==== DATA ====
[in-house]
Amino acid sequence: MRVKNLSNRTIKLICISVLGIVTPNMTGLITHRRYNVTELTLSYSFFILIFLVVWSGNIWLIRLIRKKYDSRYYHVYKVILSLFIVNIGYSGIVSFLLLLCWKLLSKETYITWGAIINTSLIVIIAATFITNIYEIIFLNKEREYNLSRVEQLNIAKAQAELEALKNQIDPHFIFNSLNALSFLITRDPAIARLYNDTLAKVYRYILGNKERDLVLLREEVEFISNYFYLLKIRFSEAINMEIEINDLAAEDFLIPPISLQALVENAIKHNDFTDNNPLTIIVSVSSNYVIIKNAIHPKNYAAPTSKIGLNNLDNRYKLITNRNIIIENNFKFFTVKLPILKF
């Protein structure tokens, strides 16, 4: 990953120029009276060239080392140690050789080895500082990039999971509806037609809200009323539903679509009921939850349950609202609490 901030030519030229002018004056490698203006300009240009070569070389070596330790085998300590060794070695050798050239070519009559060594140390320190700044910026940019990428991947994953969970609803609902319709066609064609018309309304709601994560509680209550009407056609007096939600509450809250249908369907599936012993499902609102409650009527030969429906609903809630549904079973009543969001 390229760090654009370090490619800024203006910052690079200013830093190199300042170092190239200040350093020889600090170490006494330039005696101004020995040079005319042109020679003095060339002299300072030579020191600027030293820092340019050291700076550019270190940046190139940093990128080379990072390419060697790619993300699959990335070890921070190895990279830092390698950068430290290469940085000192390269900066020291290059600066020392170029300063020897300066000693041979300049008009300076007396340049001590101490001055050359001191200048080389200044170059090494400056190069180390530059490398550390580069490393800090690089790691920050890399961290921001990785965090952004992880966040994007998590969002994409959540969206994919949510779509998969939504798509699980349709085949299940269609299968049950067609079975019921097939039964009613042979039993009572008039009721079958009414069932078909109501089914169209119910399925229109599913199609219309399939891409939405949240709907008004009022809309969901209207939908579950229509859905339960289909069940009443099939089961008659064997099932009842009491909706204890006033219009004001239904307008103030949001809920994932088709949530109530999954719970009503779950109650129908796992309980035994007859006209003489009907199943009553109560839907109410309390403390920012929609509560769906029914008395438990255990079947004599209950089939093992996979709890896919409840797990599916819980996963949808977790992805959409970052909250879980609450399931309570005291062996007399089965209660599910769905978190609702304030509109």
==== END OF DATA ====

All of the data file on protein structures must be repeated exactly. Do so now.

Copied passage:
[in-house]
Amino acid sequence: MRVKNLSNRTIKLICISVLGIVTPNMTGLITHRRYNVTELTLSYSFFILIFLVVWSGNIWLIRLIRKKYDSRYYHVYKVILSLFIVNIGYSGIVSFLLLLCWKLLSKETYITWGAIINTSLIVIIAATFITNIYEIIFLNKEREYNLSRVEQLNIAKAQAELEALKNQIDPHFIFNSLNALSFLITRDPAIARLYNDTLAKVYRYILGNKERDLVLLREEVEFISNYFYLLKIRFSEAINMEIEINDLAAEDFLIPPISLQALVENAIKHNDFTDNNPLTIIVSVSSNYVIIKNAIHPKNYAAPTSKIGLNNLDNRYKLITNRNIIIENNFKFFTVKLPILKF
């Protein structure tokens, strides 16, 4: 990953120029009276060239080392140690050789080895500082990039999971509806037609809200009323539903679509009921939850349950609202609490 901030030519030229002018004056490698203006300009240009070569070389070596330790085998300590060794070695050798050239070519009559060594140390320190700044910026940019990428991947994953969970609803609902319709066609064609018309309304709601994560509680209550009407056609007096939600509450809250249908369907599936012993499902609102409650009527030969429906609903809630549904079973009543969001 390229760090654009370090490619800024203006910052690079200013830093190199300042170092190239200040350093020889600090170490006494330039005696101004020995040079005319042109020679003095060339002299300072030579020191600027030293820092340019050291700076550019270190940046190139940093990128080379990072390419060697790619993300699959990335070890921070190895990279830092390698950068430290290469940085000192390269900066020291290059600066020392170029300063020897300066000693041979300049008009300076007396340049001590101490001055050359001191200048080389200044170059090494400056190069180390530059490398550390580069490393800090690089790691920050890399961290921001990785965090952004992880966040994007998590969002994409959540969206994919949510779509998969939504798509699980349709085949299940269609299968049950067609079975019921097939039964009613042979039993009572008039009721079958009414069932078909109501089914169209119910399925229109599913199609219309399939891409939405949240709907008004009022809309969901209207939908579950229509859905339960289909069940009443099939089961008659064997099932009842009491909706204890006033219009004001239904307008103030949001809920994932088709949530109530999954719970009503779950109650129908796992309980035994007859006209003489009907199943009553109560839907109410309390403390920012929609509560769906029914008395438990255990079947004599209950089939093992996979709890896919409840797990599916819980996963949808977790992805959409970052909250879980609450399931309570005291062996007399089965209660599910769905978190609702304030509109």